The high density most-profitable markets are the intra, within-a-continent markets. The intra-North American market is the best market in the world, closely followed by the European internal market, because of the density of air travel. You know, 34 percent of all air travel is over North America.
Also, besides the size and weight issue, and the affect post-9/11, Boeing had elected to build everything themselves from scratch. They wrote their own back-office software and everything else, all of which wound up creating a very large company with very high overhead. Contrast that, if you will, with Row44's staff of about 35. Connexion by Boeing had a staff approaching 700 people. They spent well over a $1 billion on their rollout.
Row44 is built on the alternative philosophy, which I learned in a previous company I had started, a fabless semiconductor company, where all of the capital expenditure for tooling and equipment and so on was handled by outside contractors, while the intellectual property is retained within the company. You do everything you can using other peoples resources.
In the case of Row44 that’s what we do. We deliberately keep the company as lean as we can. We sit on top of the Hughes infrastructure -- and Hughes is the world’s largest broadband-satellite operator by a long shot. We use their network operations centers and so on, and that affords us enormous reach and power but also affords us enormous economies of scale because those networks are already in place and already profitable. It makes a huge difference to Row44 in terms of be able to grow rapidly and to provide a very high level of service because we're working with somebody who’s already the premier service in the world at doing just that.
Q--Critics maintain that there is no evidence that enough passengers on an airplane will pay for Wi-Fi connections to make this industry viable. How do you answer that?
GUIDON -- We know from our trials that a very high percentage of people are carrying Wi-Fi devices on board. The number fluctuates, but on average around 30-35 percent are. We might get 30 percent of those people using the service in a free trial period, but of course that number goes down if you charge [Southwest has begun charging for the service in its most recent trials].
Our internal analyses have had a target in the single-digit take range for paying internet customers. That we feel is a conservative number and we don’t want hype anybody on the idea, in an immature market and in a down economy, that there will be users in the double-digit ranges. We do believe in the long term that they certainly will climb there, though. We're very bullish on that.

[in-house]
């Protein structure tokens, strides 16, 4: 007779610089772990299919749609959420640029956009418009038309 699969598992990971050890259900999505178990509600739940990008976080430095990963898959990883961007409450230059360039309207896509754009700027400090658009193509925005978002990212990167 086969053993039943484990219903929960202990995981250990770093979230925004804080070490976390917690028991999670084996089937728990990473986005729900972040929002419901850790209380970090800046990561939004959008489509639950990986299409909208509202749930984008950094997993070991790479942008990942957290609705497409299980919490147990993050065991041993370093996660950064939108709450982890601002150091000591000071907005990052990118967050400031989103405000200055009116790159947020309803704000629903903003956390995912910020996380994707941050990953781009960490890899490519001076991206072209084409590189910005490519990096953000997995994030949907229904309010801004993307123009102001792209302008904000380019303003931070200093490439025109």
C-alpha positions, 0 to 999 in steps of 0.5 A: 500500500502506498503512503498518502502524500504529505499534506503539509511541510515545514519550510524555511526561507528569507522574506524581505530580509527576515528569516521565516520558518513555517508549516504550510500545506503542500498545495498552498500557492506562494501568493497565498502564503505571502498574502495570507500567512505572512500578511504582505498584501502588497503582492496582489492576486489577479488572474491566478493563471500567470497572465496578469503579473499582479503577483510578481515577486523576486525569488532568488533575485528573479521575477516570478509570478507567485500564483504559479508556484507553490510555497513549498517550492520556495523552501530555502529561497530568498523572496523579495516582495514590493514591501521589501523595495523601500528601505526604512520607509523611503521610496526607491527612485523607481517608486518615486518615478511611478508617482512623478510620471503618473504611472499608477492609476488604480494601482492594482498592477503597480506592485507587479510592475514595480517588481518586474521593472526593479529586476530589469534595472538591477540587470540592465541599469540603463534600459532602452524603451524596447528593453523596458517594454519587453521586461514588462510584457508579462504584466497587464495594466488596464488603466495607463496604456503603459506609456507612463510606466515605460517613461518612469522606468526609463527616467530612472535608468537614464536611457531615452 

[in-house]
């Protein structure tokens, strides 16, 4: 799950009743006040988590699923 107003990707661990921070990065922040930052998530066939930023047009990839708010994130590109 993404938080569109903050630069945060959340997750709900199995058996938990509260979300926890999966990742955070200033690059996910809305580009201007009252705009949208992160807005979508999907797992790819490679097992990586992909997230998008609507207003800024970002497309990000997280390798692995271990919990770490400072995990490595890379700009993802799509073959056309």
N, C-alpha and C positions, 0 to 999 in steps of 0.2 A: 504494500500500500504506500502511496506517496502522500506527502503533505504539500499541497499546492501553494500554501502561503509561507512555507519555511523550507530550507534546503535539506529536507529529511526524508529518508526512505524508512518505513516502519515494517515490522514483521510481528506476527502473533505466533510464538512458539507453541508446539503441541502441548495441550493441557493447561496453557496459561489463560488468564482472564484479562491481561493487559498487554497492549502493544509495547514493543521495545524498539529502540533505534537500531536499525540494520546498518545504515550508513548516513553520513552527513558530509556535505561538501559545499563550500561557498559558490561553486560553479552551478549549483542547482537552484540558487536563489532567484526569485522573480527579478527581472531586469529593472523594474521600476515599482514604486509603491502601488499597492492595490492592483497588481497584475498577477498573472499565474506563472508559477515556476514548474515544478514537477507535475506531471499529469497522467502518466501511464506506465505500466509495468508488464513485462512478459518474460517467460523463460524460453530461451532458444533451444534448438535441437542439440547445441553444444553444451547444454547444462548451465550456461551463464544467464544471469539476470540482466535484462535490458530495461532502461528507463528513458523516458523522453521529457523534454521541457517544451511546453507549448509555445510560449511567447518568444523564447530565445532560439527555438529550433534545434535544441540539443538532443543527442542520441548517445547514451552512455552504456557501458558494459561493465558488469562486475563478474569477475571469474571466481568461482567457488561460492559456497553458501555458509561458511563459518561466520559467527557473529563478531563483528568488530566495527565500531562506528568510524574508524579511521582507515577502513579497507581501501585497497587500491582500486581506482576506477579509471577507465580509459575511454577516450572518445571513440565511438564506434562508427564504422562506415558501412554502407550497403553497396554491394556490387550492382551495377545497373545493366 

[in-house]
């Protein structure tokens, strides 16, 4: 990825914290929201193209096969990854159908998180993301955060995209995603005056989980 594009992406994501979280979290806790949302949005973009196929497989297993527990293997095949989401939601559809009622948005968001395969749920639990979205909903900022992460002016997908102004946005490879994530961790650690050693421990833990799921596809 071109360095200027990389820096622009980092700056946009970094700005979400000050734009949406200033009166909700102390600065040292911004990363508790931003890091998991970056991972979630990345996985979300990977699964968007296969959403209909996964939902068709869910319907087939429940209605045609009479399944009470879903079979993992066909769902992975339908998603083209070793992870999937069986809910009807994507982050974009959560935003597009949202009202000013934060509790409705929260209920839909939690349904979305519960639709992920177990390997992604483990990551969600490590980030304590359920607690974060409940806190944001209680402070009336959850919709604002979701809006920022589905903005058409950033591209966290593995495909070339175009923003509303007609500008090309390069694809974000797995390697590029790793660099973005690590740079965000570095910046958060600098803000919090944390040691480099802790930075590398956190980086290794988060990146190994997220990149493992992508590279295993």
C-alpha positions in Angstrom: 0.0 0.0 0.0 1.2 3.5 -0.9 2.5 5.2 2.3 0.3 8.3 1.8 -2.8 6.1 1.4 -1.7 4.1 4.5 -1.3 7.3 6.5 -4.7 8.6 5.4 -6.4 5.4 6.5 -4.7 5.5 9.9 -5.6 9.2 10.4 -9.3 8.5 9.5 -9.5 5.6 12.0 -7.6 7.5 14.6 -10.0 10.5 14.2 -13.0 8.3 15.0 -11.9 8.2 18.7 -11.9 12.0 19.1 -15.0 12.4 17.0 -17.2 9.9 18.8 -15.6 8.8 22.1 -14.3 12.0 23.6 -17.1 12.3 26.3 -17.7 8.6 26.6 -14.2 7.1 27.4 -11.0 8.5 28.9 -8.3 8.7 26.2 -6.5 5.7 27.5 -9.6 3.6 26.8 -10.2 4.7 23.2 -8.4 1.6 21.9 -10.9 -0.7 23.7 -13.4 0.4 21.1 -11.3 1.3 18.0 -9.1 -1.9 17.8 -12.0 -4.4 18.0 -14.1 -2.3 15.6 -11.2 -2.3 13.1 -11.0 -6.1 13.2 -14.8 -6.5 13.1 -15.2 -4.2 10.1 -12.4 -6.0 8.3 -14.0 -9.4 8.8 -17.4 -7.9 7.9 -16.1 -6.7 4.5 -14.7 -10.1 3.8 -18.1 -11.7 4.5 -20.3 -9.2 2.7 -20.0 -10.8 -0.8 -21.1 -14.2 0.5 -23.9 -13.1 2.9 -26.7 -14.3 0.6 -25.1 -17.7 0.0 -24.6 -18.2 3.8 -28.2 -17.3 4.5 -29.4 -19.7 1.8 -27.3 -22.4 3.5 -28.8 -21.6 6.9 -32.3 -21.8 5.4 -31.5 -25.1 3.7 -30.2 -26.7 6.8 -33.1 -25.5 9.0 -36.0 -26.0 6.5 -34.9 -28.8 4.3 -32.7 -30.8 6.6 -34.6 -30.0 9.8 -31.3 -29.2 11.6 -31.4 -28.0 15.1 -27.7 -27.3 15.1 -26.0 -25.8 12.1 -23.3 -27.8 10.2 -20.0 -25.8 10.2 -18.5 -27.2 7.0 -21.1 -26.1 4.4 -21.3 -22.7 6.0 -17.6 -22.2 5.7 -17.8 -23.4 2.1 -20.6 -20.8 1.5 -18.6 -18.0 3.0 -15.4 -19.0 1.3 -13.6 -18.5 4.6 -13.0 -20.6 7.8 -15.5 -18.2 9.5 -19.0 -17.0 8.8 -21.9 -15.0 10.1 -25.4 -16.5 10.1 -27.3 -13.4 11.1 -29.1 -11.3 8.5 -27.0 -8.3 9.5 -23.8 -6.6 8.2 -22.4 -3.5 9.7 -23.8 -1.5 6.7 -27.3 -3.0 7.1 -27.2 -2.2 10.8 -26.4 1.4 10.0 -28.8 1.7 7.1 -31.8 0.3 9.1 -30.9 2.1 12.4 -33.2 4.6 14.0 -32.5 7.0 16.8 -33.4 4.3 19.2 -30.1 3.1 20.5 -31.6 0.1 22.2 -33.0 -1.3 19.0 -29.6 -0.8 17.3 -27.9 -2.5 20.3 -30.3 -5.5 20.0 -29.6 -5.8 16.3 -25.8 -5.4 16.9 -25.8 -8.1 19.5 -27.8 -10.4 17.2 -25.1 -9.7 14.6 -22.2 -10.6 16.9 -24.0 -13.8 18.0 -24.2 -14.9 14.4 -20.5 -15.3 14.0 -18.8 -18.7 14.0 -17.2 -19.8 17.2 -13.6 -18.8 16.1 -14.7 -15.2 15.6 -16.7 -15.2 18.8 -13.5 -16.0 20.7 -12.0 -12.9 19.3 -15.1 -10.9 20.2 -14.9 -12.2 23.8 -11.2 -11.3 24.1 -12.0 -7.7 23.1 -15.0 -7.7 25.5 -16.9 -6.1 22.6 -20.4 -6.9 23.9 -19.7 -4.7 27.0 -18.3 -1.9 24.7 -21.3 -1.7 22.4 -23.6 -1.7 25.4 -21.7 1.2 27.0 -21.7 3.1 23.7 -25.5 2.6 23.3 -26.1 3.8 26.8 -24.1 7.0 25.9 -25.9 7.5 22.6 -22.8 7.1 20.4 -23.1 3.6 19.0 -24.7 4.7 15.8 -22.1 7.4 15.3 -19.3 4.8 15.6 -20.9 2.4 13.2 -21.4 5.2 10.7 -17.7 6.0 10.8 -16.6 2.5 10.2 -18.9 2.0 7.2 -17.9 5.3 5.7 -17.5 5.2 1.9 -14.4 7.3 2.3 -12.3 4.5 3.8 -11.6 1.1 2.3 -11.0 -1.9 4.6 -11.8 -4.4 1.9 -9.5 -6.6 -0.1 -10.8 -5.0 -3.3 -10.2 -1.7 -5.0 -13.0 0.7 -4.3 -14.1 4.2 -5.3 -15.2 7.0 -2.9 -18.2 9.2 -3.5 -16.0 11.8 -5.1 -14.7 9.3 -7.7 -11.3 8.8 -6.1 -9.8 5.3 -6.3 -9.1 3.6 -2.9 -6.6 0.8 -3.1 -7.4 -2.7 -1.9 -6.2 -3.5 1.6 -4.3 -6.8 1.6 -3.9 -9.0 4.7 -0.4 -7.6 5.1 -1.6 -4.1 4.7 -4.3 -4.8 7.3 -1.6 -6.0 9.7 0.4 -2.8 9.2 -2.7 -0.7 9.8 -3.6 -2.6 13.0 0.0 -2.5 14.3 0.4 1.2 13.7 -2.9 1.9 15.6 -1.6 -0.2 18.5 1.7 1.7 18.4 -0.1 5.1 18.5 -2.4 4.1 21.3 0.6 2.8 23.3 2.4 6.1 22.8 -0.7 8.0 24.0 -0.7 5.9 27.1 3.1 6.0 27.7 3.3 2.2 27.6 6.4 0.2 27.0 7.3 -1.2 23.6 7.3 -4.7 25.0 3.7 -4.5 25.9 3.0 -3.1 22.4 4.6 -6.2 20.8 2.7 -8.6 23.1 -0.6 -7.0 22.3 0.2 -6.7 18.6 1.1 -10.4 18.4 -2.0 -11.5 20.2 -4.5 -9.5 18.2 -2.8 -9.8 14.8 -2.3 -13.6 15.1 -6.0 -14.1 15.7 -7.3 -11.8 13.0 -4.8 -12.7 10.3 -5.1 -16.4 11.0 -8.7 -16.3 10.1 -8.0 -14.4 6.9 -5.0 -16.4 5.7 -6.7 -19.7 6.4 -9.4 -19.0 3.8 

We know that this is an increasingly essential service that the customer will demand. But we're not saying there are going to be high take-rates overnight
Q--Aircell tells me it costs about $100,000 to outfit one airplane with its Gogo equipment. How much does it cost to outfit a plane with Row44?
GUIDON -- I don't want to discuss actual figures, but it's quite a lot more, let’s put it that way. But we believe that our customers understand the value proposition
Q--Obviously, with most major U.S. airlines signed up (Southwest conspicuously not among them), Aircell has a big lead on Row44. Aircell says it will have 1,000 planes outfitted by the end of this year. What are your projections for Row44?
GUIDON -- I would say perhaps by the end of 2010 we’d be looking at somewhere between 500 and 1,000 worldwide. In the U.S., I’d say by the end of 2010, somewhere around 500
Q--Aircell puts a lot of effort into branding its Gogo system. Will Row44 do that?
GUIDON --Row44 has no branding and no branding ambition. We are firmly of the belief that the passenger is the airline’s customer, not ours. We see no reason to insert a brand between the identity of the airlines and the passenger. Why would a passenger care that they getting their broadband from one place or another? All they want to know is what's the quality of that experience on their airline.
From our point of view, the airlines are analytical about this, and one of the things they care deeply about is the integrity of their passenger experience and the way they do their own marketing. That’s why it's very important to our customers [airlines] to be able to be in control of not only the branding but also the pricing.